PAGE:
“Cringy” or “Cringey”: Which spelling is correct?

Have you ever seen someone do something so embarrassing that it made your skin crawl? If you did, it might be fair to say that you found it “Cringey”.

“Cringy” or “Cringey”?

The correct term is “Cringey” not “Cringy”. This is because the word is the adjective form of the verb “cringe”.

In this article, we’ll be looking at where the word comes from, what it means, why we hear it so much, and we’ll be looking at some rather entertaining examples.

Hopefully, at the end of this article, you’ll be able to avoid being “cringey” yourself. But let’s be honest, that’s sometimes easier said than done.

Watch the video: Only 1 percent of ... x
Watch the video: Only 1 percent of our visitors get these 3 grammar questions right...

Google is wrong

I’m usually the type of person who likes to give praise where I can. But today, I’m going to have to tell someone e off, that someone is Google!

If you type “Cringey or Cringy” into Google, the first result will be a snippet from a website called “Preply” which will tell you the correct term is “Cringy”.

However, look in any dictionary. You will find that the correct spelling is “cringey”. Look in Google, Oxford, Cambridge, Mac Milan, Merriam Webster, or any other dictionary that you find online.

I find it very irresponsible that Google is promoting information that every dictionary disagrees with.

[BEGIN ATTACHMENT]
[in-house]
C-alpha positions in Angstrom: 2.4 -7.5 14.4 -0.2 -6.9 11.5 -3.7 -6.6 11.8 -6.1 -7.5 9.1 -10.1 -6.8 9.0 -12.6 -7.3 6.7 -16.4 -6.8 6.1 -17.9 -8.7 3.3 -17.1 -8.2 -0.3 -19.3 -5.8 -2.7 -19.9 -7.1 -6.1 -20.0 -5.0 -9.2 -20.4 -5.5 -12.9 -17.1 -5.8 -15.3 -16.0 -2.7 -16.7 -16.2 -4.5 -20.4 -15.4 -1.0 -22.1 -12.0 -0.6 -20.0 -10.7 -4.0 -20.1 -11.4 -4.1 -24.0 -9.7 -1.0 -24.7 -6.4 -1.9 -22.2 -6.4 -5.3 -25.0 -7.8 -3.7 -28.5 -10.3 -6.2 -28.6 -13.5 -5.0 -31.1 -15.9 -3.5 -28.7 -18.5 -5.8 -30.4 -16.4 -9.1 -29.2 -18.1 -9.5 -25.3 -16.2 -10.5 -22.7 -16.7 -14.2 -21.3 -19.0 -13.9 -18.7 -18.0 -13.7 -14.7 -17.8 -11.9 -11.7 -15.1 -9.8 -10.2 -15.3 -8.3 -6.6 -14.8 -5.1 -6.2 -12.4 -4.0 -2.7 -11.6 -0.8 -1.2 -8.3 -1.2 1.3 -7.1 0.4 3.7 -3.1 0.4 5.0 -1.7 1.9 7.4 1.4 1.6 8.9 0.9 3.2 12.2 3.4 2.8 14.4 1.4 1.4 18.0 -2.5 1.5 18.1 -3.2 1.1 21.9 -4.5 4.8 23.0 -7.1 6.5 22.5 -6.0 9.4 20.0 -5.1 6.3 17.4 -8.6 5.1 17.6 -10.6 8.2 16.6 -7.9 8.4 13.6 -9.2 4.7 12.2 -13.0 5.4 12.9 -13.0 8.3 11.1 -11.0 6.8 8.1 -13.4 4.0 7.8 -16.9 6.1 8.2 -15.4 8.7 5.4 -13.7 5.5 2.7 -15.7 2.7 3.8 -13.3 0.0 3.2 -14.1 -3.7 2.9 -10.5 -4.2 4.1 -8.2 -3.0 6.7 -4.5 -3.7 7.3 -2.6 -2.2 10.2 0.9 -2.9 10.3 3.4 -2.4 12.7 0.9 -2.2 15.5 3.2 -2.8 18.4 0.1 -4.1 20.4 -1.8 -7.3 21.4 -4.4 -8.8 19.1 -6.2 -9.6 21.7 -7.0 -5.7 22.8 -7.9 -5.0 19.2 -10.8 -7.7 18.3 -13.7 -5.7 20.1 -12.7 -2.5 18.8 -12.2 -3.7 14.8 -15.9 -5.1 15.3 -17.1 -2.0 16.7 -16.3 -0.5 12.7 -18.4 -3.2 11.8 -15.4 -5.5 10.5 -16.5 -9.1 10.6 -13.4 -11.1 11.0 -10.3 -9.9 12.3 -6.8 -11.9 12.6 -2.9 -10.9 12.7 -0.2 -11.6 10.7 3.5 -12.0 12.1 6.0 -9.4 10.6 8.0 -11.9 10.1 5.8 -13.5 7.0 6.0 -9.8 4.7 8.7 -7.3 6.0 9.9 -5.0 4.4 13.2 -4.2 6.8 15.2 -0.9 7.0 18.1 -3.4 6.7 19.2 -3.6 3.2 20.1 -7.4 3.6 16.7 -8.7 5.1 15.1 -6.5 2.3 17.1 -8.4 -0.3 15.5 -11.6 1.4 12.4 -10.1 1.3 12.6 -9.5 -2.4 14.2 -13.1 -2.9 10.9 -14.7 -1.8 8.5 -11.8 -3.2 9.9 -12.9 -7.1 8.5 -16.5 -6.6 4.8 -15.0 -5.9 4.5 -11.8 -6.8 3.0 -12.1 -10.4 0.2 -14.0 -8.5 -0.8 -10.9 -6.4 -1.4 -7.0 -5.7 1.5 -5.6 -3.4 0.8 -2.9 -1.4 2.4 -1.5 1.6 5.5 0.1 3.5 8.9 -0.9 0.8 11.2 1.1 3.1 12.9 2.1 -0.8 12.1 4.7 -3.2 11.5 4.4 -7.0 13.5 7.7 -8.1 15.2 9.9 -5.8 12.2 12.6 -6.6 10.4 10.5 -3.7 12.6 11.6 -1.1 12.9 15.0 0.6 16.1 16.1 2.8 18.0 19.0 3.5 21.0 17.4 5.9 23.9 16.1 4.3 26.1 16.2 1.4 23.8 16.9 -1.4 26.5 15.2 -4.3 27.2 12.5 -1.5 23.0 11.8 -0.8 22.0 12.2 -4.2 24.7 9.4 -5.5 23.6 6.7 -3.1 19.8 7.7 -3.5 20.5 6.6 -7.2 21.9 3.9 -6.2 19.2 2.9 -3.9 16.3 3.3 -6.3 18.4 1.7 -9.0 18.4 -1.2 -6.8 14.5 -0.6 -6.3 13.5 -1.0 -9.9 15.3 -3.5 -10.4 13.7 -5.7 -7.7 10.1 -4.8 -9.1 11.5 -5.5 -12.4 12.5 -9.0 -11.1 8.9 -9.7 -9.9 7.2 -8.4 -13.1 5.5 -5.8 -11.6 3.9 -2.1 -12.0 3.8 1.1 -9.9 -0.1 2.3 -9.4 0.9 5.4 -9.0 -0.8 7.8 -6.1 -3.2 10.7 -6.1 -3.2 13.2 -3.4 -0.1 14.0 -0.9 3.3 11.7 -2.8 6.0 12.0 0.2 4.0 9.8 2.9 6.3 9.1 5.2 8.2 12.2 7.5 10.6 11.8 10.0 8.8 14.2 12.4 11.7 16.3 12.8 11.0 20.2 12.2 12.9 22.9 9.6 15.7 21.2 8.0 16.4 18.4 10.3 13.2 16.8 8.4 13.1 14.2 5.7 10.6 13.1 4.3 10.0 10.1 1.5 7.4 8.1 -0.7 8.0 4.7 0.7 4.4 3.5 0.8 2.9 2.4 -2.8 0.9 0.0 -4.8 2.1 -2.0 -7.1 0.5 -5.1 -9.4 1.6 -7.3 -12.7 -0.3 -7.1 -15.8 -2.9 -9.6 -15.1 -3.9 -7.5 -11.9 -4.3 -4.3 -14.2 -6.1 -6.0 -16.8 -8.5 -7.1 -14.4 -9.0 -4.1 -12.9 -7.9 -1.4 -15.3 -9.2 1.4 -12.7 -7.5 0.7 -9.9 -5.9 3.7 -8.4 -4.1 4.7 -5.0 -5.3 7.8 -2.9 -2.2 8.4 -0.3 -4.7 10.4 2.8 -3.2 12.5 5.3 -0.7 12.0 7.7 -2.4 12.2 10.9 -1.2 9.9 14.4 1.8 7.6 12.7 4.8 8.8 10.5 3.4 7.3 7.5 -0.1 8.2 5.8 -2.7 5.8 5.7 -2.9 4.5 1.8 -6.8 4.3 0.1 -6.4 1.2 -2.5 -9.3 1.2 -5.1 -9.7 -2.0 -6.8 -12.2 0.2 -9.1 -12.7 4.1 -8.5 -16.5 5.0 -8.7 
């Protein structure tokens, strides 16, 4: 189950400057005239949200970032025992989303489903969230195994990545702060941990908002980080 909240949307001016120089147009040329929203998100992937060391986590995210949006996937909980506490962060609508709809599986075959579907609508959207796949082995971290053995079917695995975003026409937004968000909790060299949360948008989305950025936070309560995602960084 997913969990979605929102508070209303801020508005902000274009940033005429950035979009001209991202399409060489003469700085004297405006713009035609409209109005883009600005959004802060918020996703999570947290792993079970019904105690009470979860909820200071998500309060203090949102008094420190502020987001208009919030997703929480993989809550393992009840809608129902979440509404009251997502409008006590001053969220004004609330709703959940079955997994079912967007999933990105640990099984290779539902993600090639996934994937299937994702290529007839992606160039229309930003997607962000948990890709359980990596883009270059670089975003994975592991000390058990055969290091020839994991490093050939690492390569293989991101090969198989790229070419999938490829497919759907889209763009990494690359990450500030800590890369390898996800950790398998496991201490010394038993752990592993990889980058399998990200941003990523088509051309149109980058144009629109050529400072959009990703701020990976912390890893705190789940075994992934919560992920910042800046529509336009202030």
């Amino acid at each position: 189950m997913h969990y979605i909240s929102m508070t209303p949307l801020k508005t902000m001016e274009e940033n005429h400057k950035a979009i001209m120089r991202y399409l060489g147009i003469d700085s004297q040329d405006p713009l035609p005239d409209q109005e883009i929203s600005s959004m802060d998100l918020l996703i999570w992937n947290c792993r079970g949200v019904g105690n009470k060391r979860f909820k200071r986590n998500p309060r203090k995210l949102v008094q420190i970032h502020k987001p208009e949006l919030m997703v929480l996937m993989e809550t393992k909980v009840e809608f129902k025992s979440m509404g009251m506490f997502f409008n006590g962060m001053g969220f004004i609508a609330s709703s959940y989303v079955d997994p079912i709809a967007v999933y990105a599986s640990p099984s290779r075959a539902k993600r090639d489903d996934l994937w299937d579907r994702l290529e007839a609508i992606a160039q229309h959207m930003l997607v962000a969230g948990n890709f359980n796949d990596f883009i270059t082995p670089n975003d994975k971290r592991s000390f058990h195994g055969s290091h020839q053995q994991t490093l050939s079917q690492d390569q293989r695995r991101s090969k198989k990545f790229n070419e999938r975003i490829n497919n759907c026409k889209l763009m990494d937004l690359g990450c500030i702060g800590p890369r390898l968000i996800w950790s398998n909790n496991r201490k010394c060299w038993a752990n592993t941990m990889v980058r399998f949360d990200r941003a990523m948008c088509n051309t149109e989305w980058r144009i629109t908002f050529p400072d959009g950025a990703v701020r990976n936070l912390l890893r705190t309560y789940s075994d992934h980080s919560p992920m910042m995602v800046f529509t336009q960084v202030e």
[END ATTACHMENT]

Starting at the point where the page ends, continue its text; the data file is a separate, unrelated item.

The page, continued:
If something is cringey, it causes you to cringe. In less formal situations, you could use the term “cringe” as an adjective in place of “cringey”.

“Charlie’s latest Tik Tok is so cringe”.

The verb “cringe” means to “recoil in distaste”. This is something that we do by impulse when we feel second-hand embarrassment. We imagine how embarrassing this must be for the other person, and the level of humiliation is so high that we can almost feel it ourselves.

If someone does something “cringey”, they do something so embarrassing, it causes you to get embarrassed on their behalf.

Other Definitions

That’s the main definition of “cringe”. But other meanings are not too prevalent in our everyday speech but are still correct to use.

To cringe can mean to shrink in terror, for example, an author might say someone “cringed in the corner when confronted by the killer”.

“Cringe” can also mean to behave in an overly humble way, for example, “beggars cringe tourists for money”. Meaning beggars are super needy and polite to get money from people.

And finally, “cringing” can be an involuntary reaction to cold or pain. “I cringed. That was when I realised I wasn’t wearing my coat in the snow”.

Cringe Worthy vs Cringey

Some people claim that “Cringey” is a portmanteau.

For those of you who won’t know, a portmanteau is when you combine two words to create one. In this case, we are combining the words “cringe” and “worthy”.

If you’re talking to people of the older generations, many of them will say “cringe worthy” rather than “cringey”. Despite being in the dictionary, “Cringey” is a relatively new entry.